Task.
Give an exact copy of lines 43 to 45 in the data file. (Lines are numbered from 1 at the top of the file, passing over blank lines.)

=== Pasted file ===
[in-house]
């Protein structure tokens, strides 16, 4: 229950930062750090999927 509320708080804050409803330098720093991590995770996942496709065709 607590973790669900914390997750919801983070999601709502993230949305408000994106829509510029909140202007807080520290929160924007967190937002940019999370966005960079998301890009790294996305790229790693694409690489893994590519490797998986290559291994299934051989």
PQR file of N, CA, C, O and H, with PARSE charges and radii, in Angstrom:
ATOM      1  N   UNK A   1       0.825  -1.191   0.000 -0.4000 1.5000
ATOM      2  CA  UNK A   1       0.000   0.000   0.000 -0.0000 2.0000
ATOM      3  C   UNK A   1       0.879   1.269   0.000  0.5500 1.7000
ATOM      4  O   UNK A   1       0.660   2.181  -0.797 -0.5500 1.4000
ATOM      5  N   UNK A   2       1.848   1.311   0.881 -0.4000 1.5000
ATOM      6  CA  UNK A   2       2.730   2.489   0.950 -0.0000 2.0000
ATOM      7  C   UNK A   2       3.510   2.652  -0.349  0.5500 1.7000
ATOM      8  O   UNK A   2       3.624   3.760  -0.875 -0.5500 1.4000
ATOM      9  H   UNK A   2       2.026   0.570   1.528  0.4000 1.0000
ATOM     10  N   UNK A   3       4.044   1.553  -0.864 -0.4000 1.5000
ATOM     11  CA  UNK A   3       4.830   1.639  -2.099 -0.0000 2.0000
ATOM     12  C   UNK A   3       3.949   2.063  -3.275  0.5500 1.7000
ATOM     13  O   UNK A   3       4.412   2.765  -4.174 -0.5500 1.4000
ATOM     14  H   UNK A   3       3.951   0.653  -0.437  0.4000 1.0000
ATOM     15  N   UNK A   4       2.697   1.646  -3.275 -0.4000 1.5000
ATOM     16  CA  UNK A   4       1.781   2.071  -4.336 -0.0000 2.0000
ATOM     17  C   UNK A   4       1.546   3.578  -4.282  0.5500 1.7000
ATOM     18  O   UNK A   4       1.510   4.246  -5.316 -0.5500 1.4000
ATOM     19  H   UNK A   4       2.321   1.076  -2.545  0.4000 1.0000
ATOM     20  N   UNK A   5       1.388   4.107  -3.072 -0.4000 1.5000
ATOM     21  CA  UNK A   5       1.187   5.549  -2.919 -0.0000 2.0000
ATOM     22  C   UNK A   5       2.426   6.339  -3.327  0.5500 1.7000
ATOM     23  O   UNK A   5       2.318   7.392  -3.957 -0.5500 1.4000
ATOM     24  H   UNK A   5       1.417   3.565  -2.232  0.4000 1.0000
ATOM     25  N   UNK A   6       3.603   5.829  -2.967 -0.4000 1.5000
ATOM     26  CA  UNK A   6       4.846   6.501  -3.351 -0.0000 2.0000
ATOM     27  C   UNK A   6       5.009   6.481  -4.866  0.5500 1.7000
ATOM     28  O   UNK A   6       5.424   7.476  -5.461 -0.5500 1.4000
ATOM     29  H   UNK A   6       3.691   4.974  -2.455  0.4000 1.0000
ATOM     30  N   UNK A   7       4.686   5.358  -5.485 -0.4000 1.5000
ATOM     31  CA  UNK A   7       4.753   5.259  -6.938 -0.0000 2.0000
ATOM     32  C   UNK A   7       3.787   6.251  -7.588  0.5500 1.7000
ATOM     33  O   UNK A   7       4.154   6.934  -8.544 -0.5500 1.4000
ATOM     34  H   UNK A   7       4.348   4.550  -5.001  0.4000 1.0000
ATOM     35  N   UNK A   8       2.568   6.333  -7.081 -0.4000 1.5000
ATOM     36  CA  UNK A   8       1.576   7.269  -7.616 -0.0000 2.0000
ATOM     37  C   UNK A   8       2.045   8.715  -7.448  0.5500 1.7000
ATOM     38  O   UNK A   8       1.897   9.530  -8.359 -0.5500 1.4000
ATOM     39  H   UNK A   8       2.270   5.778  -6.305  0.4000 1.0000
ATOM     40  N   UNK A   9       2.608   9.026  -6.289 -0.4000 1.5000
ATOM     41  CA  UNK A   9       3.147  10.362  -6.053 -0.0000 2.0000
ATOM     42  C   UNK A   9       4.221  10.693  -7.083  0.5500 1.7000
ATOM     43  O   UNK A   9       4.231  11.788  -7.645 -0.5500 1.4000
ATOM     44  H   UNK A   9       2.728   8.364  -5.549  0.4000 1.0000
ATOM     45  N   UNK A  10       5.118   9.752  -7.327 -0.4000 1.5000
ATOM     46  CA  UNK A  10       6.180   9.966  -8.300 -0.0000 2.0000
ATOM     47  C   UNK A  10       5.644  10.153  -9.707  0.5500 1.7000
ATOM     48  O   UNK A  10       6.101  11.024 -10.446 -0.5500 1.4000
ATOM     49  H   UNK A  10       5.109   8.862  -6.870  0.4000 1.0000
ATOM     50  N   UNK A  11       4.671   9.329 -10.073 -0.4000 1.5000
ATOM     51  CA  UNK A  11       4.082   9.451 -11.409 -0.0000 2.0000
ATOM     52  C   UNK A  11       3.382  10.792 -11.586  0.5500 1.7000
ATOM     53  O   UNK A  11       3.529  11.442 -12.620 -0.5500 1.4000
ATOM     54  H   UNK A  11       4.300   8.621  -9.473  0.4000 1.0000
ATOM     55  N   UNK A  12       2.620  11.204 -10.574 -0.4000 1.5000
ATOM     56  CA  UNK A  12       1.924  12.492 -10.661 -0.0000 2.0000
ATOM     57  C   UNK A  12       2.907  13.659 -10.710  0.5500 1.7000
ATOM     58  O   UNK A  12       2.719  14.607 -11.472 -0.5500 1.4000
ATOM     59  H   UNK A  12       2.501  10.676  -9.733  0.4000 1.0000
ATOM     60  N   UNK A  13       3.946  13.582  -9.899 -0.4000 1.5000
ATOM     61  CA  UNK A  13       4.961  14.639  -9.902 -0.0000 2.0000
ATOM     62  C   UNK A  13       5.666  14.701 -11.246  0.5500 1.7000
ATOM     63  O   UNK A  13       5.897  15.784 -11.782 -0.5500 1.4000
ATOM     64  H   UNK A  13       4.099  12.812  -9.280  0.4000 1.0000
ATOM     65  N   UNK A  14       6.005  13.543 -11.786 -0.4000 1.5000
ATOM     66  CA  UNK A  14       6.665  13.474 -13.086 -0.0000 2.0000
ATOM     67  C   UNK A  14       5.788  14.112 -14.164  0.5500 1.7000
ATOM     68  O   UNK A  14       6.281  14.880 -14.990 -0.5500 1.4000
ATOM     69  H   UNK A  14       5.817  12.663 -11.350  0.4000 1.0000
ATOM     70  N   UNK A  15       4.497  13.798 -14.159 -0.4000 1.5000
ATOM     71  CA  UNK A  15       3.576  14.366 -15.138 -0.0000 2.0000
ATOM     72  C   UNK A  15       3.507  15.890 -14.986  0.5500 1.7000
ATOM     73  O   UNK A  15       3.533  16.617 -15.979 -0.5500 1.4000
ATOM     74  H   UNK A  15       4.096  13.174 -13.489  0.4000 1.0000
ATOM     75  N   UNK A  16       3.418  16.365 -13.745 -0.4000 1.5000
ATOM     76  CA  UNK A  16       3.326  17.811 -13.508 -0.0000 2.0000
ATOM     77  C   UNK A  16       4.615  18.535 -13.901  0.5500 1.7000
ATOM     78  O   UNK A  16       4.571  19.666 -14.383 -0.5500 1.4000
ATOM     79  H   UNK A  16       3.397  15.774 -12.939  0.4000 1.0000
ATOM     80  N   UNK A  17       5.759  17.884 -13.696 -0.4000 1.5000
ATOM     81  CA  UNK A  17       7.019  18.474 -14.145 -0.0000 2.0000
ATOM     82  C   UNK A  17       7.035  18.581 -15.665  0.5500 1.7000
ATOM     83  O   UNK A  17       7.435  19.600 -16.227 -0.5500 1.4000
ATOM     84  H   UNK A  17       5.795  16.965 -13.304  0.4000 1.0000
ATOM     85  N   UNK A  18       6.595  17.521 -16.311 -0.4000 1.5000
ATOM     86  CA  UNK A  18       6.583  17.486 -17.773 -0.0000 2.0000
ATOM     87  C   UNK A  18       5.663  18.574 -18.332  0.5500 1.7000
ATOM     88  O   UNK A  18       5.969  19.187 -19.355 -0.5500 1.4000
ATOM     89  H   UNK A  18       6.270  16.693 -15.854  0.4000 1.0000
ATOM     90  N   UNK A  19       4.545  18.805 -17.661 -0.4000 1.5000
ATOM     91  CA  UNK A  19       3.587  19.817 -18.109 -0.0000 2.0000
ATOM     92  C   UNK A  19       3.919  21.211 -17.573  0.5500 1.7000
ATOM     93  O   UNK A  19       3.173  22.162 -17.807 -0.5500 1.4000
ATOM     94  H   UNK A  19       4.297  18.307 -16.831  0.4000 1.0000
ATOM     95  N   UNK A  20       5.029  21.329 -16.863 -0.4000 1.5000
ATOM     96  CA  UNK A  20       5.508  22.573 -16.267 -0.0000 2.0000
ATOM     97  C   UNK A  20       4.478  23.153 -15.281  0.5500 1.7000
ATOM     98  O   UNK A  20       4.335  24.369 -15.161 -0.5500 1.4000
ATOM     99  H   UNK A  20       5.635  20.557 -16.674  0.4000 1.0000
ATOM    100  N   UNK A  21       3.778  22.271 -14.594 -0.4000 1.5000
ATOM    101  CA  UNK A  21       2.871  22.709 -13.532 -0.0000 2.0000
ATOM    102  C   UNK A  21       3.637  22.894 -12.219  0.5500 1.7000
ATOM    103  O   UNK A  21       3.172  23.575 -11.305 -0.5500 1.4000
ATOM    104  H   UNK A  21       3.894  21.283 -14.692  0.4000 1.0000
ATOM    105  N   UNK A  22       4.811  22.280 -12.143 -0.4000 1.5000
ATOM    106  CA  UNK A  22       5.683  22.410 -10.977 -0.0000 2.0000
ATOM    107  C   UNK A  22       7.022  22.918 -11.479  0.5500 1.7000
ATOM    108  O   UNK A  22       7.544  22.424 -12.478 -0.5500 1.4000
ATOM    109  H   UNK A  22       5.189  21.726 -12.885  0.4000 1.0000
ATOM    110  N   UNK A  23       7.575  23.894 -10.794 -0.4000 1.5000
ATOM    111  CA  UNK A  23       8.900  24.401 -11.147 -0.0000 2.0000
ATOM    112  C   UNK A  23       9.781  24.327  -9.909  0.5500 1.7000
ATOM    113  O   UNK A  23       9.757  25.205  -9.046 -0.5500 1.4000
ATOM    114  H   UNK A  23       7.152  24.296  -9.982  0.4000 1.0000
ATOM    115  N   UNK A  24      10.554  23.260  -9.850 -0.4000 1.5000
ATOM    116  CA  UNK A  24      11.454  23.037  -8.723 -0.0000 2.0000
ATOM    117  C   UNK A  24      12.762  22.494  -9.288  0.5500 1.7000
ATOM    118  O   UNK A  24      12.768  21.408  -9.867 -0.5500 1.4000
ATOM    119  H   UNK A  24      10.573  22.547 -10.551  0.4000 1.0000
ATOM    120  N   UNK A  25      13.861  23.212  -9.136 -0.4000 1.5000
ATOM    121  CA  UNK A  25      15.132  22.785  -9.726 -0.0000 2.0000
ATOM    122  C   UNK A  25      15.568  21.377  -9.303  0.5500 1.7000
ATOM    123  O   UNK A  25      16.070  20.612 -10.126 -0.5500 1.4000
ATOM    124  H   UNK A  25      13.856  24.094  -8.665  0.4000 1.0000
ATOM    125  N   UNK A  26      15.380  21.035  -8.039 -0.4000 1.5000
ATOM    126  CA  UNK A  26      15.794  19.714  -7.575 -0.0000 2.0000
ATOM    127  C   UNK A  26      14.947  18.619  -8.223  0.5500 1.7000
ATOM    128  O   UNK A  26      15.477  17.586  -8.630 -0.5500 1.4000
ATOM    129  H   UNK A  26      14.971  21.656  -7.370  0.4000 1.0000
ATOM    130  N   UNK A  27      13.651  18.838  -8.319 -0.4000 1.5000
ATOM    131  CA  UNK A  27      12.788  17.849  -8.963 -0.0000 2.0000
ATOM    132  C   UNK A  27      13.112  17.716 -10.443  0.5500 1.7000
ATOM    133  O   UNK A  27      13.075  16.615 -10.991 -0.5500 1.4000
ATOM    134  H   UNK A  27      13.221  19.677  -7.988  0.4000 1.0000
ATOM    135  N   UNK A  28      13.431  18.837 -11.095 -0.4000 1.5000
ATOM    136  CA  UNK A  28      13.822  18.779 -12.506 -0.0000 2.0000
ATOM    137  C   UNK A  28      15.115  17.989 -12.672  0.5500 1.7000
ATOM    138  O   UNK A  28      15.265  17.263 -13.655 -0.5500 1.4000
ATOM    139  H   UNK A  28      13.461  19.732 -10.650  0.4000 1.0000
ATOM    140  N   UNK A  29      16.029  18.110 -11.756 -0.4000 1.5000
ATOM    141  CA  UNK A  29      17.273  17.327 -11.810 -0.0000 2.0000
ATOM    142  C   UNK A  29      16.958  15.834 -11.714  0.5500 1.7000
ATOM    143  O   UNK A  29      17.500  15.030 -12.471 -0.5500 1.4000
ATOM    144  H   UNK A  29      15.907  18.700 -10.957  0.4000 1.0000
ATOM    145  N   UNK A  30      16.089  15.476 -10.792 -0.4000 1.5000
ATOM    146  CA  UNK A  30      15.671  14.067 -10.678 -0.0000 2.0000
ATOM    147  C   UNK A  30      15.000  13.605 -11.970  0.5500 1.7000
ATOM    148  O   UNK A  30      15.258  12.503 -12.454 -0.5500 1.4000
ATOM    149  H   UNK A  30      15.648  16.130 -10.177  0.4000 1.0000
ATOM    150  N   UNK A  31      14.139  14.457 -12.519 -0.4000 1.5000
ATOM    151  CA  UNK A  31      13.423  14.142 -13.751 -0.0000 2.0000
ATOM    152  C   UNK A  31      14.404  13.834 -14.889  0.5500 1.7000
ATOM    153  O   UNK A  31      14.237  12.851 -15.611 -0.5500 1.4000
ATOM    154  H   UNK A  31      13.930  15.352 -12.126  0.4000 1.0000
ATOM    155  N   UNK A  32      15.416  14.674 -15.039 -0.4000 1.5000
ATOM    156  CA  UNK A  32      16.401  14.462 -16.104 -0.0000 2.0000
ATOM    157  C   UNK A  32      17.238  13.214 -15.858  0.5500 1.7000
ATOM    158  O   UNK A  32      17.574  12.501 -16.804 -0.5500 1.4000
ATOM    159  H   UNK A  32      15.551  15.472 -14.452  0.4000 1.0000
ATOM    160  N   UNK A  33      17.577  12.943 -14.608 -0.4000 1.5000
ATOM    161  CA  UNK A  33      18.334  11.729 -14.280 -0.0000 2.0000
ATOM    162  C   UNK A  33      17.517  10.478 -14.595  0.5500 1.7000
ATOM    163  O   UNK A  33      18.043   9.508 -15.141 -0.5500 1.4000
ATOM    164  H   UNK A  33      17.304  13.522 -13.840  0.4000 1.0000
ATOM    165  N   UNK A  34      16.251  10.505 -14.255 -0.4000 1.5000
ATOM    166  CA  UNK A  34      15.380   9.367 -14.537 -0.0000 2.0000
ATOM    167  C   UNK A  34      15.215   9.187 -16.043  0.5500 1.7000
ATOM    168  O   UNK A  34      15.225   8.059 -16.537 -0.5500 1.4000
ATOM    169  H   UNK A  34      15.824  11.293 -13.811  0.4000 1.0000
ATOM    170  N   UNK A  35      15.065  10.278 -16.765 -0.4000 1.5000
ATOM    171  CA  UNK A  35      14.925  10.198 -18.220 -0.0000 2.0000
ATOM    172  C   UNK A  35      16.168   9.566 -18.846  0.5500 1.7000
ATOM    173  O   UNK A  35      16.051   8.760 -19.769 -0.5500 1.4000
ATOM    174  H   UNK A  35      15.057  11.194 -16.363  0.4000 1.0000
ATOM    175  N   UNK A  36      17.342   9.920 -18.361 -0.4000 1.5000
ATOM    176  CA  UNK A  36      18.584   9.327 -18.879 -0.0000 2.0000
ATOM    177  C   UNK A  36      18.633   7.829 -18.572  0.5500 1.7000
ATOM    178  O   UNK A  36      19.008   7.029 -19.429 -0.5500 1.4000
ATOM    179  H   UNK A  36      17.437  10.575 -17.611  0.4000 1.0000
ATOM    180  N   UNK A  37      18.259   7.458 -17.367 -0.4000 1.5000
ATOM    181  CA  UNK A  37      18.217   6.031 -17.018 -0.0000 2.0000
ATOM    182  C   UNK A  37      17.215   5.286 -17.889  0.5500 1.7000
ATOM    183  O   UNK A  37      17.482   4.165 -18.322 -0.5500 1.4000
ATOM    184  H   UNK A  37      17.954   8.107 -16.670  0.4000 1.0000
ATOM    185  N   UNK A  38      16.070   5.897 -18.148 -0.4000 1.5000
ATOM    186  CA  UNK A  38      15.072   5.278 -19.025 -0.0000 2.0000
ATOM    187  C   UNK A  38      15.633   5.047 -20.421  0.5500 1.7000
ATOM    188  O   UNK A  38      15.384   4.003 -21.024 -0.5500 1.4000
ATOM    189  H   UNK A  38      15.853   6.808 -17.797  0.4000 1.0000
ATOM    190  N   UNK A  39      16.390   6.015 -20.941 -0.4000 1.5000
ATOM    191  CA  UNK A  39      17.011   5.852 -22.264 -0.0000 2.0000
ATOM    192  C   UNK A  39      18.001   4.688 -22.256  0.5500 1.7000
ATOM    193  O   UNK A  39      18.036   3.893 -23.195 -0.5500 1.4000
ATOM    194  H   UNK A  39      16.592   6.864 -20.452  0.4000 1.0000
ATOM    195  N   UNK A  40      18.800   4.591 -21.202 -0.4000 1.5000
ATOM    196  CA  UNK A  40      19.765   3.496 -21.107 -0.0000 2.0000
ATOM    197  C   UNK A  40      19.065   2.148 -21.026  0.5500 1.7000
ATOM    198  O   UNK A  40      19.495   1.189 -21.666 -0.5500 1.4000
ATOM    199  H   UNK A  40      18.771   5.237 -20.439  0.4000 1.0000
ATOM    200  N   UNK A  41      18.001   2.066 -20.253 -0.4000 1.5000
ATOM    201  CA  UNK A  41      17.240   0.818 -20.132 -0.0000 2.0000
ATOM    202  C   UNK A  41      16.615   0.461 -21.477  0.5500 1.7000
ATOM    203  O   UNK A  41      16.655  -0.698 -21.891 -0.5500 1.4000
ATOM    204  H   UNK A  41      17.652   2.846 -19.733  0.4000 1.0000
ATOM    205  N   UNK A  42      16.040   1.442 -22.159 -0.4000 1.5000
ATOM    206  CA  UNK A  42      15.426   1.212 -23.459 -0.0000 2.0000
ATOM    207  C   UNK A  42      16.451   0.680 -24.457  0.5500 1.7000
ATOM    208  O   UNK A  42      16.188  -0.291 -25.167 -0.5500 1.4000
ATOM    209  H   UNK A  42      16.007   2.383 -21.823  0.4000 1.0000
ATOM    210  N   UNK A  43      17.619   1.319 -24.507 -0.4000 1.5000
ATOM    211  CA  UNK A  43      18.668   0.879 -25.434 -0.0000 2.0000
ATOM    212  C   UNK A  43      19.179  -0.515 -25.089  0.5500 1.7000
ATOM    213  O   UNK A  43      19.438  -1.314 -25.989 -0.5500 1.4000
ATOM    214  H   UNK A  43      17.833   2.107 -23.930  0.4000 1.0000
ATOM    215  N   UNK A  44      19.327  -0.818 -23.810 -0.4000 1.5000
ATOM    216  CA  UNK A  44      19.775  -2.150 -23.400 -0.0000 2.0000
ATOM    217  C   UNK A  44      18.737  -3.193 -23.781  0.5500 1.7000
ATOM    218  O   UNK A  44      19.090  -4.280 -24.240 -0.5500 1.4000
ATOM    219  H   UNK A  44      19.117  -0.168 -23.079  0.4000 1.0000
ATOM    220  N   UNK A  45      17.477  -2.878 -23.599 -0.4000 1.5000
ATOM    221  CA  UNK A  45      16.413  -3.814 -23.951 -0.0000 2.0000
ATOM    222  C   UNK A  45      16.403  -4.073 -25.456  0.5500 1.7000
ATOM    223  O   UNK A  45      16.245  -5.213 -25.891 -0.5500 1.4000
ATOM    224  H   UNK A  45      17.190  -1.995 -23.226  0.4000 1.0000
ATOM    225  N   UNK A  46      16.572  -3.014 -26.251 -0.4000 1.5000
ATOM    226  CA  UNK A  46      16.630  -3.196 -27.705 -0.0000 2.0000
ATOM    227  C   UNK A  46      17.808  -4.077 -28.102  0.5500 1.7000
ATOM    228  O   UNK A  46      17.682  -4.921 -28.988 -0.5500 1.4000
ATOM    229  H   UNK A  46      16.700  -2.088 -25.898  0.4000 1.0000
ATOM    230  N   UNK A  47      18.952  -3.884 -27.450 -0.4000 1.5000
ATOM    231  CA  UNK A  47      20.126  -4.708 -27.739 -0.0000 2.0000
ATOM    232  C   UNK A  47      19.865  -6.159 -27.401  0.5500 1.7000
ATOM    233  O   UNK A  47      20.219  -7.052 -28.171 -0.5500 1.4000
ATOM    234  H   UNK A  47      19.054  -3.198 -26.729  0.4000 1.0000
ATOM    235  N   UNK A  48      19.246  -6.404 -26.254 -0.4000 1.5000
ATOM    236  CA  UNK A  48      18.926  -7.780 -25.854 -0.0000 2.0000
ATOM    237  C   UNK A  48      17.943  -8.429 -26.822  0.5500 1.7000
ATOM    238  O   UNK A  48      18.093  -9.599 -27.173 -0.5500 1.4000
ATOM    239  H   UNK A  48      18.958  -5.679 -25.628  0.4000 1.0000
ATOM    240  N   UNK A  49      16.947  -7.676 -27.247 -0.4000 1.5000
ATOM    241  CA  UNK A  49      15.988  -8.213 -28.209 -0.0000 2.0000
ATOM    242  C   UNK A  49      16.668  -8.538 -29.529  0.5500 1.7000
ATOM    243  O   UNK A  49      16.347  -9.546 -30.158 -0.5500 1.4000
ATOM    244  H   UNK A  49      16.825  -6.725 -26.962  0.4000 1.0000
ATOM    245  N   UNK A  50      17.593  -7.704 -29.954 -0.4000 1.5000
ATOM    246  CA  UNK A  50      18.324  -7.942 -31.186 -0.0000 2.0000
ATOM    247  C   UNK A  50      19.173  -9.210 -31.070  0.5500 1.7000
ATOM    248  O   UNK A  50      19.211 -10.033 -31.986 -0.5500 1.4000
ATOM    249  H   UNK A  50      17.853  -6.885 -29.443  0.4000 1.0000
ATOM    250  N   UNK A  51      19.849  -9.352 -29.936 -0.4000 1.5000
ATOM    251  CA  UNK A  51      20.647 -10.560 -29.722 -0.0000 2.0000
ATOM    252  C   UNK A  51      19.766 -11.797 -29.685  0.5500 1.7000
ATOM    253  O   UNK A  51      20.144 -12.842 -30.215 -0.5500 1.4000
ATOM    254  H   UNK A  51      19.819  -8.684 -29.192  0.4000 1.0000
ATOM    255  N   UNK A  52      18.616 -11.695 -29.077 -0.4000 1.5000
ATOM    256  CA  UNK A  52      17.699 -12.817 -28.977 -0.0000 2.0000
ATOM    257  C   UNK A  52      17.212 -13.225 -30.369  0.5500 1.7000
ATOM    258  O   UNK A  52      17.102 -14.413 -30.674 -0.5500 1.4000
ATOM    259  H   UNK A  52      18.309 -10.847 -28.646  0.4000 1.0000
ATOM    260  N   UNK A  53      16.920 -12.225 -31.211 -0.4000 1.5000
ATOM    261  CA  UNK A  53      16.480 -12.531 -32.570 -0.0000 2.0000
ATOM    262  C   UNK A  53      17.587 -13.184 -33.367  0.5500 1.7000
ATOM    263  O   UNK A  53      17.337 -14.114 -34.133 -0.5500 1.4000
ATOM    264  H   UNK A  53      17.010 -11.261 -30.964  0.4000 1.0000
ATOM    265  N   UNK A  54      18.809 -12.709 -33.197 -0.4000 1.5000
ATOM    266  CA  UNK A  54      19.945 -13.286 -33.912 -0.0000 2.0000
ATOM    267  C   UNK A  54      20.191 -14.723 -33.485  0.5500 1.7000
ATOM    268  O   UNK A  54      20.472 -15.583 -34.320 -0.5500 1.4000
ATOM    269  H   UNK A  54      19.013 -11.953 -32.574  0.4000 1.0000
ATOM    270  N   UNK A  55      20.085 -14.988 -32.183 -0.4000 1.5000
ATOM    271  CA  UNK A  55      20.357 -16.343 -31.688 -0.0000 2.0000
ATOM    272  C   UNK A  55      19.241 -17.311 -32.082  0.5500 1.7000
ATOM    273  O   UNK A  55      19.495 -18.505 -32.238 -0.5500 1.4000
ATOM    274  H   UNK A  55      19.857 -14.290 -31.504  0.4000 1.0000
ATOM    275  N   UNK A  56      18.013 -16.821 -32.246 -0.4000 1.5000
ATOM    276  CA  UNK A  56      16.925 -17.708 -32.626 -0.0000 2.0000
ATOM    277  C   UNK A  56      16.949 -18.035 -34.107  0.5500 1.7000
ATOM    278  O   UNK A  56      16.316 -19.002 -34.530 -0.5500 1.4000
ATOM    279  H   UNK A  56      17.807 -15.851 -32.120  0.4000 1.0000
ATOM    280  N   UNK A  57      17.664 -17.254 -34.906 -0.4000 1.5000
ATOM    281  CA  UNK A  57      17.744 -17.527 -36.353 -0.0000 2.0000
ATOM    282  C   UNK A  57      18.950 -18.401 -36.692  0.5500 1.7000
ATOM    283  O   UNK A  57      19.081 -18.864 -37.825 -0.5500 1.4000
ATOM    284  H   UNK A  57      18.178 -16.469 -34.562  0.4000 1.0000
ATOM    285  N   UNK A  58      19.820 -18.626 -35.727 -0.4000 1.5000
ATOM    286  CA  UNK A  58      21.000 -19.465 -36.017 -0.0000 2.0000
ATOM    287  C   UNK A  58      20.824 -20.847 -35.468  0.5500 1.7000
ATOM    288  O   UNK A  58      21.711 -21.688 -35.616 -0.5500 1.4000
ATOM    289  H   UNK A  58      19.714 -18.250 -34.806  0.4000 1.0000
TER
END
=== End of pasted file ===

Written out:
ATOM     40  N   UNK A   9       2.608   9.026  -6.289 -0.4000 1.5000
ATOM     41  CA  UNK A   9       3.147  10.362  -6.053 -0.0000 2.0000
ATOM     42  C   UNK A   9       4.221  10.693  -7.083  0.5500 1.7000